I have very little time to see this character, and even less time to give a damn about her, but all the lovingly motion-captured animation of them bumping into each other and blushing only serves to say, hello, we demand you find this adorable. I should not be told to like a character. I should legitimately like a character not because the authorial intent was "you'll like this character!", but because their natural traits make for a person worth caring about.

Enemies are a diverse bunch in video games. Think about it. Modern games tend to have their foes set in the realm of basic sense and human instinct, with big dudes with guns or giant monsters off to bite your knees off or something unpleasant, but outside the realm of generic first-person-shooters they tend to get a little more varied. Giant vegetation with eyebrows and fangs are seen as commonplace, sentient shoes have popped up in a fair number of games, and, let's face it, everything is your enemy in a video game. And hey, how about that Super Mario Bros.? The fucking sun swooping down and trying to kill you dead? Yeah, that's pretty gnarly.


Screw limbs, I'm just going to draw everyone with wispy snake bodies from now on.

This is where I awkwardly segue into talking about Yoshi's Island, and talk about how it's an incredible game and also has a varied selection of bizarre enemies such as morbidly obese seagulls, seed-spitting monkeys and smarmy frogs, but there is one that tops them all.


Stage 2-5. "Look Out For Lakitu!". It's an okay stage. It's not one of my favourites, nor is it one I could actually remember off-hand - it begins with a path of precarious land that can easily be destroyed with eggs or ground pounds, with the titular Lakitu pestering you from above. Admittedly the cloud-riding goon isn't even that much of a nuisance; it's only when you're aiming for a 100% score that he becomes a foe worthy of calling rude names. In fact, if it weren't for the enemy I'll be discussing in the next paragraph, I'd dare say the only highlight about this level would be the fact you can transform into a train, ride along crayon train tracks and get pursued by living graffiti. Surreal!


This one enemy still tops every other element of the level's design.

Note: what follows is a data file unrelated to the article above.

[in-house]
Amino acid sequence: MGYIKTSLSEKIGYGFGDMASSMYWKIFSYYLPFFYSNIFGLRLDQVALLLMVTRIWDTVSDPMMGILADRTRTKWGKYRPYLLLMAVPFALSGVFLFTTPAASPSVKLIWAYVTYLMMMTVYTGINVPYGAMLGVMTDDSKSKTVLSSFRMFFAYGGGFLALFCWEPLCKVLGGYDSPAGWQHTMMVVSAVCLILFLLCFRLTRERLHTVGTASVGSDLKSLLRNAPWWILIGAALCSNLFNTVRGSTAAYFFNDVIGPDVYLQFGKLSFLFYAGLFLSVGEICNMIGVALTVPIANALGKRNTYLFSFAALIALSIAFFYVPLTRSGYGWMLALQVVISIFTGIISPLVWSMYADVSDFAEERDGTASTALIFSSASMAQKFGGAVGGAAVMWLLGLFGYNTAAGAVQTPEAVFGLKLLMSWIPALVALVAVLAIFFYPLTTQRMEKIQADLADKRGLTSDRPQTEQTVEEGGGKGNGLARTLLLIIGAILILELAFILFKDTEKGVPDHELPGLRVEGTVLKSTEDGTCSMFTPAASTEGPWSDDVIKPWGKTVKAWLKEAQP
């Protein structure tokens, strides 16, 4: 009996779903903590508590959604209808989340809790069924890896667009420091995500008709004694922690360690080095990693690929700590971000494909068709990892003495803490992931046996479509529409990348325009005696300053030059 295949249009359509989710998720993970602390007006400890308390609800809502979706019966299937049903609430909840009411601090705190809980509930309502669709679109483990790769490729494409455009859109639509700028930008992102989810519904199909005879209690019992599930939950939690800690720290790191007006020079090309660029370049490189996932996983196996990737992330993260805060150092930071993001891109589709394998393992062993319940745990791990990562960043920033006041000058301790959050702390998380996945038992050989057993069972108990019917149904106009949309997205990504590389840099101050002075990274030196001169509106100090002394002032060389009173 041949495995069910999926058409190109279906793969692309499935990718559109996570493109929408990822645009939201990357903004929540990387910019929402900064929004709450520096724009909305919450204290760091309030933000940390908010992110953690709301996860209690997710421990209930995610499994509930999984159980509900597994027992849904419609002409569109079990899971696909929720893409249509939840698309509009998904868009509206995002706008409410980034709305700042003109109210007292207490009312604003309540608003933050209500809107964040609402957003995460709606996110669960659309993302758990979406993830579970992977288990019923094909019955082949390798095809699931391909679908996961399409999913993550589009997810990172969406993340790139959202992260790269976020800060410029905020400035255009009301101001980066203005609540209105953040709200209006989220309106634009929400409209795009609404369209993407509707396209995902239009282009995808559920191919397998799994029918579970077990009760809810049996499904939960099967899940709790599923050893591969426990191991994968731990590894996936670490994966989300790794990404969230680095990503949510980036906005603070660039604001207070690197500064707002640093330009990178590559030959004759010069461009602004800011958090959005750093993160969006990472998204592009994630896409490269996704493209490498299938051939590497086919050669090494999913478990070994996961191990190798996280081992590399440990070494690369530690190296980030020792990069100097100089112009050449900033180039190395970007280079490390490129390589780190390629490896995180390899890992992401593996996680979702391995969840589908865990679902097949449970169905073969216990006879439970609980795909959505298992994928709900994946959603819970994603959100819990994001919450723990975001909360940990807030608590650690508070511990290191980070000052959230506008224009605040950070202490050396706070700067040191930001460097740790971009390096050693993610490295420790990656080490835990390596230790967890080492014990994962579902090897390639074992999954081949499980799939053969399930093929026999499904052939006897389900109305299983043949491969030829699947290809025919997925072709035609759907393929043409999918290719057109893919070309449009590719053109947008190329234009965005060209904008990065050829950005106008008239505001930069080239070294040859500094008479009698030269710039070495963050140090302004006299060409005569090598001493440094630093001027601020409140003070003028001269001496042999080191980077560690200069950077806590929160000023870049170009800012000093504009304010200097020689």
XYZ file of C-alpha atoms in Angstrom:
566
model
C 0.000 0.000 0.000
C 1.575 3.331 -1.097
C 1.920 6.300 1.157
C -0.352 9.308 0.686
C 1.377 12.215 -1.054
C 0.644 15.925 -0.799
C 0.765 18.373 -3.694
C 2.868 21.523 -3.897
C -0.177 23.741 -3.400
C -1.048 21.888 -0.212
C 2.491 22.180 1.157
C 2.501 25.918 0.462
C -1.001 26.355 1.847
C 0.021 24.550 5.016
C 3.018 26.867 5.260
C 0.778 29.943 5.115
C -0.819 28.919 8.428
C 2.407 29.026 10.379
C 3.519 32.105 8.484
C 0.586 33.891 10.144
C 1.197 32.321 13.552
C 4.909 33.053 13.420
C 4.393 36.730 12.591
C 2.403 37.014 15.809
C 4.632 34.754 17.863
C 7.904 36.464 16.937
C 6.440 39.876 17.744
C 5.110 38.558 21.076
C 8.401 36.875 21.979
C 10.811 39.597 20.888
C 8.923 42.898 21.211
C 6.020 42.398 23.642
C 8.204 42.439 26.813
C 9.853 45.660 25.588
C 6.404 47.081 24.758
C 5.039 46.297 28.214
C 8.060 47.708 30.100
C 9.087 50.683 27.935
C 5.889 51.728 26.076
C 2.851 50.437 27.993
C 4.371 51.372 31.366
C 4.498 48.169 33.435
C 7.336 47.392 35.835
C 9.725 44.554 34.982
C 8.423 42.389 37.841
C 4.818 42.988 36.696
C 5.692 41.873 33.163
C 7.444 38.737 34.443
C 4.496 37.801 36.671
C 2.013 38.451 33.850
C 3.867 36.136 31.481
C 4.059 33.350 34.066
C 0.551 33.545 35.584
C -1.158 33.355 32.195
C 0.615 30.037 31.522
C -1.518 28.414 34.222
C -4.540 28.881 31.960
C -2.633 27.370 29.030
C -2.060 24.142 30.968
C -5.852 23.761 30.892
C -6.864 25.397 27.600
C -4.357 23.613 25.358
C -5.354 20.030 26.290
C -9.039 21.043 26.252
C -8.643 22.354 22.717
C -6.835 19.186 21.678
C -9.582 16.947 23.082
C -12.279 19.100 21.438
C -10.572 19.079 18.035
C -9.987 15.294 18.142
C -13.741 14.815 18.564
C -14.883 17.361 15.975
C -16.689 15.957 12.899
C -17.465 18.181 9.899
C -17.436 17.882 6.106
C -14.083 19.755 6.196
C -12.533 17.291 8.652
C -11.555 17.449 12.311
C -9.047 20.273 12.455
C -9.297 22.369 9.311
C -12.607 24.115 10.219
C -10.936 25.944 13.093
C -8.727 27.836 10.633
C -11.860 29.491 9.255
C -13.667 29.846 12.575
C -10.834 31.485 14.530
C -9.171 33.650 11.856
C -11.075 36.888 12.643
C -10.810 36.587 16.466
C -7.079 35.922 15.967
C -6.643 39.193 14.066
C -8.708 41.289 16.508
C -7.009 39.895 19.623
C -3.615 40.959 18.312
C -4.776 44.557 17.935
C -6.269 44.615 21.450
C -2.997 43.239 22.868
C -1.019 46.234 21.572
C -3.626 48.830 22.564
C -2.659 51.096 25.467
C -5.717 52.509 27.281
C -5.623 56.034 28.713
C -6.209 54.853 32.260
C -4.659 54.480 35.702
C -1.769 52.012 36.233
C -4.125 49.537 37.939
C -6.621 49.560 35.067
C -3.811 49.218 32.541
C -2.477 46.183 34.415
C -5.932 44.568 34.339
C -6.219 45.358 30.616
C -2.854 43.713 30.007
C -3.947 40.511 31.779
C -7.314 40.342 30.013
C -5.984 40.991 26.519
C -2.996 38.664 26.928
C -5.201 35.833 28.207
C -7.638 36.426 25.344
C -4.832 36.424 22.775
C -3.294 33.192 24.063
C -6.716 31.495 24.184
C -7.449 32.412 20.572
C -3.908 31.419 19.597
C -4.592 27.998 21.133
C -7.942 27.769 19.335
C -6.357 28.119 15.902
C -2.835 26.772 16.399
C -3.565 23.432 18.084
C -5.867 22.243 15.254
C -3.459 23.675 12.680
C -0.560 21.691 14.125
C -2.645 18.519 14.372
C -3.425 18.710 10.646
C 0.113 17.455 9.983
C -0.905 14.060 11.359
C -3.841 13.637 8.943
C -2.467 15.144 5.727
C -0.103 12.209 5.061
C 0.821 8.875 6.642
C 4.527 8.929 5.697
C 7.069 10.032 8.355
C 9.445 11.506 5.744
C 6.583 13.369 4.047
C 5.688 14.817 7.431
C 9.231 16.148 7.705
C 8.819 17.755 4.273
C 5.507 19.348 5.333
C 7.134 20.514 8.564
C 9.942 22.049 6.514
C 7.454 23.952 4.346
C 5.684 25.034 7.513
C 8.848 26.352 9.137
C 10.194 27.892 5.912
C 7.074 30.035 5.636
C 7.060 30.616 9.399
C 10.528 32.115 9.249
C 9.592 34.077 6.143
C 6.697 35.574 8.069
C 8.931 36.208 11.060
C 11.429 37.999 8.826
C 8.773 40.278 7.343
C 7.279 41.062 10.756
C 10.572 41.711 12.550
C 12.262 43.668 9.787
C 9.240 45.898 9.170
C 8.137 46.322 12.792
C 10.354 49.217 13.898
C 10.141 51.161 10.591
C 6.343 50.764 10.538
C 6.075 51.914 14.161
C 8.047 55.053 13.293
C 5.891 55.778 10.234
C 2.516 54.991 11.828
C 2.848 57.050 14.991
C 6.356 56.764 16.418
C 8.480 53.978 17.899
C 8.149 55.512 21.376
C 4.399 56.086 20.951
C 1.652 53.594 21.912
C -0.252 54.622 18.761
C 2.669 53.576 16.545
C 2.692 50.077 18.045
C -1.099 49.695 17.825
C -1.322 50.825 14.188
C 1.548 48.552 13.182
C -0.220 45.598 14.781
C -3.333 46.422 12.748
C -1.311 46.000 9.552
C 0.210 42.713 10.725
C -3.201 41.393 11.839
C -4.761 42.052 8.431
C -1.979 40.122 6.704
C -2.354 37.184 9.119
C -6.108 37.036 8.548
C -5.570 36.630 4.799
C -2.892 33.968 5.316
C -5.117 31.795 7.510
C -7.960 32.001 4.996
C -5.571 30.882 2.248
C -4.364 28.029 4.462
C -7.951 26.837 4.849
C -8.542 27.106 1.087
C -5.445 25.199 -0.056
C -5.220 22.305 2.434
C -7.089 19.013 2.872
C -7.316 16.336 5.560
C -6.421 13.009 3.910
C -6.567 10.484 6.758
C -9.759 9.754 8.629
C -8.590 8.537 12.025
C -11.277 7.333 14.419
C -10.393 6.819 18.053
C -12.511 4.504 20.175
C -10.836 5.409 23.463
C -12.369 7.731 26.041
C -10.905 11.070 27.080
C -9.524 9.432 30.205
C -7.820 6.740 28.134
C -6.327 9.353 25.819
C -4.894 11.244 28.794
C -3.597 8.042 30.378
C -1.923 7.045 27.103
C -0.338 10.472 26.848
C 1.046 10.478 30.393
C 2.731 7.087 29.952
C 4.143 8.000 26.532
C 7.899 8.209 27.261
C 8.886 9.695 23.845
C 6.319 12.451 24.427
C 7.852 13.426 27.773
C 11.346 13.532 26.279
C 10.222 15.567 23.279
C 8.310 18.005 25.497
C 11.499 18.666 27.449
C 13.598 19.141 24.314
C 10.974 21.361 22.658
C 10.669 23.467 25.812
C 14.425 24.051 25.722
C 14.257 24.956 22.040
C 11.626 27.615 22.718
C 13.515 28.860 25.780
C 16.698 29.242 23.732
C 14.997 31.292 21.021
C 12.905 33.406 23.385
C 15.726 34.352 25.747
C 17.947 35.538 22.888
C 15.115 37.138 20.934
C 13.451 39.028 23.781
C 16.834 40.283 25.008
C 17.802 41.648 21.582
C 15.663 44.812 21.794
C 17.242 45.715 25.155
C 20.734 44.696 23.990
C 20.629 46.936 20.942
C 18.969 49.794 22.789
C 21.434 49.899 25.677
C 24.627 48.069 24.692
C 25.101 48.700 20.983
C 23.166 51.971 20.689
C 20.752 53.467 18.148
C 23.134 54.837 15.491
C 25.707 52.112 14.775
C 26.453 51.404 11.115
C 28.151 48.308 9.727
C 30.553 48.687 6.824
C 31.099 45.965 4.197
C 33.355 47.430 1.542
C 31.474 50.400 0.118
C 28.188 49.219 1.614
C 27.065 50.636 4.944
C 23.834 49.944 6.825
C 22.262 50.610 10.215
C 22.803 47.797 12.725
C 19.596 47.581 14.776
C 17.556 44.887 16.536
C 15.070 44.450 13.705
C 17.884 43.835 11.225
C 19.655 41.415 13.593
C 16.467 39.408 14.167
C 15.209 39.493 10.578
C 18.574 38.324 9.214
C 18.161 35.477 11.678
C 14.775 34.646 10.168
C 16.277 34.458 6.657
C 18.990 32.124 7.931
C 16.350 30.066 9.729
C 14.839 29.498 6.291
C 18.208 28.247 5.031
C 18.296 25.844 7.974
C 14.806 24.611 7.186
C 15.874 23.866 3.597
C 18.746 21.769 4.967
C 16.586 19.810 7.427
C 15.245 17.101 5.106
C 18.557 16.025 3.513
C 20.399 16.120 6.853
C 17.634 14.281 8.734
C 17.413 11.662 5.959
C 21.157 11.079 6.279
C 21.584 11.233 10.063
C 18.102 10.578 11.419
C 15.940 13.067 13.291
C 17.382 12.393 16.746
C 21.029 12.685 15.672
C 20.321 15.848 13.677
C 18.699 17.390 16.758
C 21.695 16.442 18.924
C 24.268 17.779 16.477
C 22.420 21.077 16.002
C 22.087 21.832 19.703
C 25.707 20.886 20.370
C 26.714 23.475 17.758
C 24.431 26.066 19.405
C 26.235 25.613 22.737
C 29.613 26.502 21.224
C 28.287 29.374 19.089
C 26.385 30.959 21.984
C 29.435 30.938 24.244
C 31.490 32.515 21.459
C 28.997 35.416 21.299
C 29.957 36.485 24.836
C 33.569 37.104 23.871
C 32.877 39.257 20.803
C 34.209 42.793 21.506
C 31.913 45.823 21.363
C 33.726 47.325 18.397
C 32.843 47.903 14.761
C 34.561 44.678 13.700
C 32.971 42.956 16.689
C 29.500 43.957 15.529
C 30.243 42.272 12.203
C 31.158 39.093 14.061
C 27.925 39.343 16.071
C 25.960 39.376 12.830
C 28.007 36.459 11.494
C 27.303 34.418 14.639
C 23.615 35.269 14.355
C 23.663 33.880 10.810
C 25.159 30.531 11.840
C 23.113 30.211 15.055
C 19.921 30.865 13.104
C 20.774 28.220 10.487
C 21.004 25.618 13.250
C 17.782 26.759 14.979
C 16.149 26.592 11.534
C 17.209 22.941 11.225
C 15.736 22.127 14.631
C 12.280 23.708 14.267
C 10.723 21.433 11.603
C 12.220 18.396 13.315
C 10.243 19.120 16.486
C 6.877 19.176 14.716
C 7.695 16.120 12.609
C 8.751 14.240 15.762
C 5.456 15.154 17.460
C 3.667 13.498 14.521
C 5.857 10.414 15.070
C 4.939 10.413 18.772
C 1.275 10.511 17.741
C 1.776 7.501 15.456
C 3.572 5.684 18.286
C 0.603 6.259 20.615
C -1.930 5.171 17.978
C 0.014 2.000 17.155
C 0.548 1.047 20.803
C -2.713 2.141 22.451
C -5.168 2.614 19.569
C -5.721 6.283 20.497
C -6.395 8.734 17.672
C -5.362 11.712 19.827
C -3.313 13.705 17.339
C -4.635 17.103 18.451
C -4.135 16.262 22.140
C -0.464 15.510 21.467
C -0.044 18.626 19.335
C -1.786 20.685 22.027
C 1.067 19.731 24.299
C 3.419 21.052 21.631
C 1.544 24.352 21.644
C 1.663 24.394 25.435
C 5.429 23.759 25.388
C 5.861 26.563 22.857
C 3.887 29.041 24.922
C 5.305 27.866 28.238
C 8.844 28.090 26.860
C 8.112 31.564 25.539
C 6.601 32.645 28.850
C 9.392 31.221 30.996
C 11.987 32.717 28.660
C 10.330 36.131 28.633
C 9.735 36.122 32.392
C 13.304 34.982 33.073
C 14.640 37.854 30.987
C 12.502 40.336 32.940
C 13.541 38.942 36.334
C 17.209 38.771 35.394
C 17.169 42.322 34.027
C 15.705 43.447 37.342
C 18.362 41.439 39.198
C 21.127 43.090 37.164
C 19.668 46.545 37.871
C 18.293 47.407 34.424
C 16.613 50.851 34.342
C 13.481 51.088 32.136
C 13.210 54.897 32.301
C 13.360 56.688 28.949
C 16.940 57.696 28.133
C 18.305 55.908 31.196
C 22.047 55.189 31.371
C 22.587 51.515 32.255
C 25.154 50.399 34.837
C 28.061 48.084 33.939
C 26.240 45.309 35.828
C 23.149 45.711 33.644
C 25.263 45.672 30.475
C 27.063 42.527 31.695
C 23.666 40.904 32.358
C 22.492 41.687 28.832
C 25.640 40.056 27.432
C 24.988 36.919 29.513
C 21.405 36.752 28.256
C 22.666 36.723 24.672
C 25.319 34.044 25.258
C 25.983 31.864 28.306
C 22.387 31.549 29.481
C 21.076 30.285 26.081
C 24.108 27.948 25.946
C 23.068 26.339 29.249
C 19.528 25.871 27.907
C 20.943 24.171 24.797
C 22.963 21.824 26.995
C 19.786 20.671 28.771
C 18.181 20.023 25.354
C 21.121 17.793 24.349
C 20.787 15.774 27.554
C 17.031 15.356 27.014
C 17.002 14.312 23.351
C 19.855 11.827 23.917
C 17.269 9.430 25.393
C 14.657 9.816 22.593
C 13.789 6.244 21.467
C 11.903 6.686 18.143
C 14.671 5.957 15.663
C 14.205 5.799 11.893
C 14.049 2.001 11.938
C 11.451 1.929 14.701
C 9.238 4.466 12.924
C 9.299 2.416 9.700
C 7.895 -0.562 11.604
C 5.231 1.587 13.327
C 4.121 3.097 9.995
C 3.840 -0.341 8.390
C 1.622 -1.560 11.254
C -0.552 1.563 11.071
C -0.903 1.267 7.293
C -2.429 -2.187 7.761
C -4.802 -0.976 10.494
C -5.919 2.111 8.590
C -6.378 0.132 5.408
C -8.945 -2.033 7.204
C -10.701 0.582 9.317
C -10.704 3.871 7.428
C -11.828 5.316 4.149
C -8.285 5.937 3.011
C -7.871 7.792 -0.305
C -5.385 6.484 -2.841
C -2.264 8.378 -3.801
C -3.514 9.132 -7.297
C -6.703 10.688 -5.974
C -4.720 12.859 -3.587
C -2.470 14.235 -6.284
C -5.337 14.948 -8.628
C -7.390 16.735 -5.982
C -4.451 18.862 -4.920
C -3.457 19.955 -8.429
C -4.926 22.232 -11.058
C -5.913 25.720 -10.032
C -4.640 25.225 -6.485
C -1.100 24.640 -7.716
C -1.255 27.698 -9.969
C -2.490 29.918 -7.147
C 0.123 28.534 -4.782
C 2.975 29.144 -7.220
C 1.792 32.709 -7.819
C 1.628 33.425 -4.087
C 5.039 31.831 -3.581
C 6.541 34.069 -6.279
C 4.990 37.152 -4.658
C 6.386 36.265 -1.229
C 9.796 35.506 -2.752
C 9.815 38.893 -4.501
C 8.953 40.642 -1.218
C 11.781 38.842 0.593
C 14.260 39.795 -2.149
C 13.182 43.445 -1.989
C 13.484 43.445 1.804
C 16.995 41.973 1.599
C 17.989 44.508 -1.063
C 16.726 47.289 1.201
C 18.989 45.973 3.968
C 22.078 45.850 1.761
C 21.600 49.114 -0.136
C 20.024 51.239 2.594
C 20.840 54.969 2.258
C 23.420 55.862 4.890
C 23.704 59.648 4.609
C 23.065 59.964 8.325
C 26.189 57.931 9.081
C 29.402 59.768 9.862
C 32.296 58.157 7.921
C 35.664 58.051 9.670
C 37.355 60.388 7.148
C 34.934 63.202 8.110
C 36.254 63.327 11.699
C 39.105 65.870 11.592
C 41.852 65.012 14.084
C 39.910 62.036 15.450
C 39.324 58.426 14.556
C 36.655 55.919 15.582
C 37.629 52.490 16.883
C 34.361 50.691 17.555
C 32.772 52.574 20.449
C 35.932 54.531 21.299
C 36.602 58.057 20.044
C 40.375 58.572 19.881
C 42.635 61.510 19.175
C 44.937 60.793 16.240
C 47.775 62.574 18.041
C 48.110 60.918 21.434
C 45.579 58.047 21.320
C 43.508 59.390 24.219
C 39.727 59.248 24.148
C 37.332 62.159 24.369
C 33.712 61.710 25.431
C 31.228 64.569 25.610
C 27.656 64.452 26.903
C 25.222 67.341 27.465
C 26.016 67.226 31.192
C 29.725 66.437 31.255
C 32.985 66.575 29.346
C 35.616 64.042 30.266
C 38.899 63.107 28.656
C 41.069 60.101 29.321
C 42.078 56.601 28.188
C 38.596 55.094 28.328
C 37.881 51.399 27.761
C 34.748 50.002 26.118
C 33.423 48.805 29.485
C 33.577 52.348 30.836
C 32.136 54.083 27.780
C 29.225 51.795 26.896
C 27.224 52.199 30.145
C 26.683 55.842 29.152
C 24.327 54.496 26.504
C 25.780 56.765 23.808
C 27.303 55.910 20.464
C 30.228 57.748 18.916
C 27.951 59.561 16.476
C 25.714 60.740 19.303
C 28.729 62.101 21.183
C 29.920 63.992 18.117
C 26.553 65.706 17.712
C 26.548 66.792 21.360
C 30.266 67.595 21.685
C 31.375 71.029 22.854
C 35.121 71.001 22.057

This enemy is entirely unique to this one level (as far as I know, not that I actually did any research or anything) and makes no attempt of directly harming Yoshi. Yes, colliding with it will damage you, but it is not malicious, violent or immoral. One can stand by it all day and it will just ignore you, delighting itself with its endless playtime.


It is the wonderful cactus.



This one's been kicking around for nearly two years and I've just never managed to achieve a simple and straight-to-the-point way of expressing my love for this cactus. How hard can it be? It's a big smiley-faced cactus that spends all its time throwing a ball into the air, and if you steal its ball it gives an expression like the Nazis invaded Paris. It's as simple as that, yet I've had to drum my way through my ridiculous parade of small-talk, unrelated topics and basically skirting around the issue for five paragraphs before I finally get talking about it. The original document only had a couple of finished paragraphs but most of it was just rough notes, so this is almost entirely stuff I wrote right now. I think it's for the best this never got finished, as, yes, it's a fantastic enemy, but I don't think I could dedicate an entire page to it.


Ice Climbers

The Trials and Tribulations of Popo and Nana

the closest I will ever get to making fanfiction


Salutations. My name is Professor Nana Edgar Dorothy XVIII LTD. I am a qualified professor at the University of Cambridge and have trekked to many of Earth's darkest corners. I have explored the world in a never-ending quest for knowledge and experience, but I also like doing it just because it's hardcore. I personally believe that journeying to such wretched depths of the earth and conquering their challenges just acts as living proof that mankind are the master of all that lives upon this planet - the British especially.

I made this and then I realised, shit, this is the exact same thing as another Stupid Stuff image I did, except this has a joke about the 90s.